from the Boston Herald
There is always heartbreak in parole hearings for lifers. Tragic deaths and tragic long sentences behind bars. As I wrote in Boston Magazine in 2011 about petitions before the full Parole Board, the Natick hearing room “looks like a converted warehouse,” where “seven men and women sit behind a long table.” Rows of chairs are set up facing the Board, a seven member panel.There’s an aisle down the middle, and both families—that of the murderer and the one belonging to the deceased— sit apart, each with their own grief.
The Board has always seemed to have a sense of the loss suffered by the families. Since Charlene Bonner took over the as Chair, there has also been more understanding of the parolee expressed, and sometimes sympathy (Note: I have attended 19 of the 24 lifer hearings so far, out of 63). All of the lifers have been male, and they sit in front of the Board in cuffs, leg irons, and a waist chain. The plea for parole is always the same. The question the Board has is the same too: Will the petitioner be a good candidate for parole?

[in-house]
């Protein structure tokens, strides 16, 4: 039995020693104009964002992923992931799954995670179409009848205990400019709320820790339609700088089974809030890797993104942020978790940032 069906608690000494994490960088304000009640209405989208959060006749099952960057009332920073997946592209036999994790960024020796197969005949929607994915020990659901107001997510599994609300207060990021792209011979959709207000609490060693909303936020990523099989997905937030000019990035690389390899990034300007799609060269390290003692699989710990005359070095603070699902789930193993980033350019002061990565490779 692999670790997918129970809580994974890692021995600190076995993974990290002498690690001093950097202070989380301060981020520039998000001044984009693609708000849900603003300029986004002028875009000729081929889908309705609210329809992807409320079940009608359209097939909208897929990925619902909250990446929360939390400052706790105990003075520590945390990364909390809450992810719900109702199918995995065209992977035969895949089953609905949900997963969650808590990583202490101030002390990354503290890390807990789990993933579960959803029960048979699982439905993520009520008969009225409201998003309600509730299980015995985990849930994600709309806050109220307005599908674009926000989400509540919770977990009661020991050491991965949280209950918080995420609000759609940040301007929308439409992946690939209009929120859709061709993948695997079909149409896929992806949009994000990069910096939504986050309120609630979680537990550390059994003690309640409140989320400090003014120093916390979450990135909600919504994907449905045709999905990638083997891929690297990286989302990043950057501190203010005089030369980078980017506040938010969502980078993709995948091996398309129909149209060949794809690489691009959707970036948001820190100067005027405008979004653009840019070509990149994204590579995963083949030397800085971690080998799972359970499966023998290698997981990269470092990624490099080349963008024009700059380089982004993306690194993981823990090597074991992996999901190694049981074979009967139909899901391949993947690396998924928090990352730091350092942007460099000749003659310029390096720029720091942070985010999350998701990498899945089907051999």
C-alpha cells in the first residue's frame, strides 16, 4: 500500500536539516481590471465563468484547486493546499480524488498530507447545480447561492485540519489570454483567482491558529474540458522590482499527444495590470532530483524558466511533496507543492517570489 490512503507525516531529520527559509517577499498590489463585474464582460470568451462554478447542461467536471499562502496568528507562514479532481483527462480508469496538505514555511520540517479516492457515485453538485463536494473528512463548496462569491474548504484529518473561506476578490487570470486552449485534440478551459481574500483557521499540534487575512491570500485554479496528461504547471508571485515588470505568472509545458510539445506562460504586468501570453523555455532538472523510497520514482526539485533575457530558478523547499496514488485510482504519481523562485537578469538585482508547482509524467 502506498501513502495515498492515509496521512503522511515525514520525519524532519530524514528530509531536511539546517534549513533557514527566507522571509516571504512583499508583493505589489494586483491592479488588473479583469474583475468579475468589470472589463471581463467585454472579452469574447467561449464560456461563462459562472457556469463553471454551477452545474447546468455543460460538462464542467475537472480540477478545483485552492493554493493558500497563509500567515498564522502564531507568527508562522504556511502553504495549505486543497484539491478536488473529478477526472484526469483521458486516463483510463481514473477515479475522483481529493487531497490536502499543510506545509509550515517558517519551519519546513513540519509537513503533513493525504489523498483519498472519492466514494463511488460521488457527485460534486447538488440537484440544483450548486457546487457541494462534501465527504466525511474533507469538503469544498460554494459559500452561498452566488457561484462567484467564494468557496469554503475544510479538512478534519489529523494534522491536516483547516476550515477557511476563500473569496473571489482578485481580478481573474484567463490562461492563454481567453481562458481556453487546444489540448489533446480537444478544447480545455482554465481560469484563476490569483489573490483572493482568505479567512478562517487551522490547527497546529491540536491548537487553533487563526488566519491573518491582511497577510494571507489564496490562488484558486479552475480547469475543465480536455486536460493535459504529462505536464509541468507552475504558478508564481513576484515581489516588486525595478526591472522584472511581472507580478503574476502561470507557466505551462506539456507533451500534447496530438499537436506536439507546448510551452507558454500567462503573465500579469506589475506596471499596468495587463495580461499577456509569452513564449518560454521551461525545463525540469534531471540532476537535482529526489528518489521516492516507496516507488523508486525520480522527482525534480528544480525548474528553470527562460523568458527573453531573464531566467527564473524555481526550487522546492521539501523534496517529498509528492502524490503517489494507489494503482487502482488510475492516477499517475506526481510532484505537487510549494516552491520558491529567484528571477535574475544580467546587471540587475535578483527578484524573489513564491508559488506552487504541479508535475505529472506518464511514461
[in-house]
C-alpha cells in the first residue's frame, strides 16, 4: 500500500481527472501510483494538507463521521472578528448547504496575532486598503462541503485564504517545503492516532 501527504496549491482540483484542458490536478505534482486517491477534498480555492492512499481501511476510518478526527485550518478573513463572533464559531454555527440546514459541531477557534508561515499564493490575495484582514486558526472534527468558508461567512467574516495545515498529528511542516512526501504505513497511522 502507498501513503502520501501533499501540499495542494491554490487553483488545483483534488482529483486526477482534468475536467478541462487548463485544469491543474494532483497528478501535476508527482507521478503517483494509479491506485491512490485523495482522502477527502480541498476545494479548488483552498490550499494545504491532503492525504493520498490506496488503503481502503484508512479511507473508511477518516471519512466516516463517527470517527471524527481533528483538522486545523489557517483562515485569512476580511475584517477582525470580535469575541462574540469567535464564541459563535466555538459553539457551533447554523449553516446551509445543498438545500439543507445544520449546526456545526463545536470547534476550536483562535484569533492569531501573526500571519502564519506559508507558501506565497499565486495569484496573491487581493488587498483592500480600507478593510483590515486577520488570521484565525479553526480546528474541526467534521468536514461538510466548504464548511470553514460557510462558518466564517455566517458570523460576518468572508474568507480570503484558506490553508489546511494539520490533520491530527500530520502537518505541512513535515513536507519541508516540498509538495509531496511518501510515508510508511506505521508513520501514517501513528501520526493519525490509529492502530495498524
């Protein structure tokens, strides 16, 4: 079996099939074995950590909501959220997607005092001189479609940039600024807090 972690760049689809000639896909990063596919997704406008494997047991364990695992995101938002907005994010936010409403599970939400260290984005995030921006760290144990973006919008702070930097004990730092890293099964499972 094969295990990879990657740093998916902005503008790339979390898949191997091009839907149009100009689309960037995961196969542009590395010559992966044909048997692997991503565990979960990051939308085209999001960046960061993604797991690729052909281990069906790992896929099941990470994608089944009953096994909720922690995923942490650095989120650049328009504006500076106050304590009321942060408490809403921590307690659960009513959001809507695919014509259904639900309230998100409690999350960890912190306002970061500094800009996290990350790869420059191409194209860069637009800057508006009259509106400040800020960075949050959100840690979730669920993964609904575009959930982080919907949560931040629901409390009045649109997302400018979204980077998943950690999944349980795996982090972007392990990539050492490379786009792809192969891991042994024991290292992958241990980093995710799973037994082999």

But from the start of the July 30, 2015 hearing, this was not exactly the case of Patrick Nerette, now forty-three years old, who has served twenty-five years behind bars.
When Nerette appeared before the Board, he said that as a young men he was “angry at the world.” He talked of how he came from Haiti, spoke no English, was bullied, and with problems at home, slipped into crime. Guns were part of his lifestyle; he gave his co-defendent the gun that killed Jean Stranberg, a Dorchester store clerk. He knew her; she used to give him candy because he had no money, and he said he didn’t expect her to be in the store that day. Although he was not the shooter, he was part of the crime, and he was convicted of felony murder.
Nerette turned down a plea bargain when he was a teen because he could not imagine being convicted of a life sentence with no parole. How could any teenager imagine that? And he also said he did not fully understand “joint venture,” the idea that he might be as equally guilty as the boy who pulled the trigger. How shocked he must have been when he heard that the shooter, who took a plea bargain, was released a couple of years ago. Nerette was convicted by a jury and sentenced to life without parole.
In 2012, he found new hope. The U.S. Supreme Court issued its landmark decision, Miller v. Alabama. Miller said science had proven juveniles were different from adults; they needed a judge’s thorough consideration, case by case, and could not automatically be sentenced to life without a meaningful chance at parole.Then in 2013, Massachusetts’ Supreme Judicial Court (SJC) went further in its interpretation of Miller with the Diatchenko v. District Attorney decision. The SJC struck down all sentences of life without parole eligibility for juveniles. Nerette is one of the sixty-three in Massachusetts’s prisons who, because of retroactivity, are now eligible for parole hearings.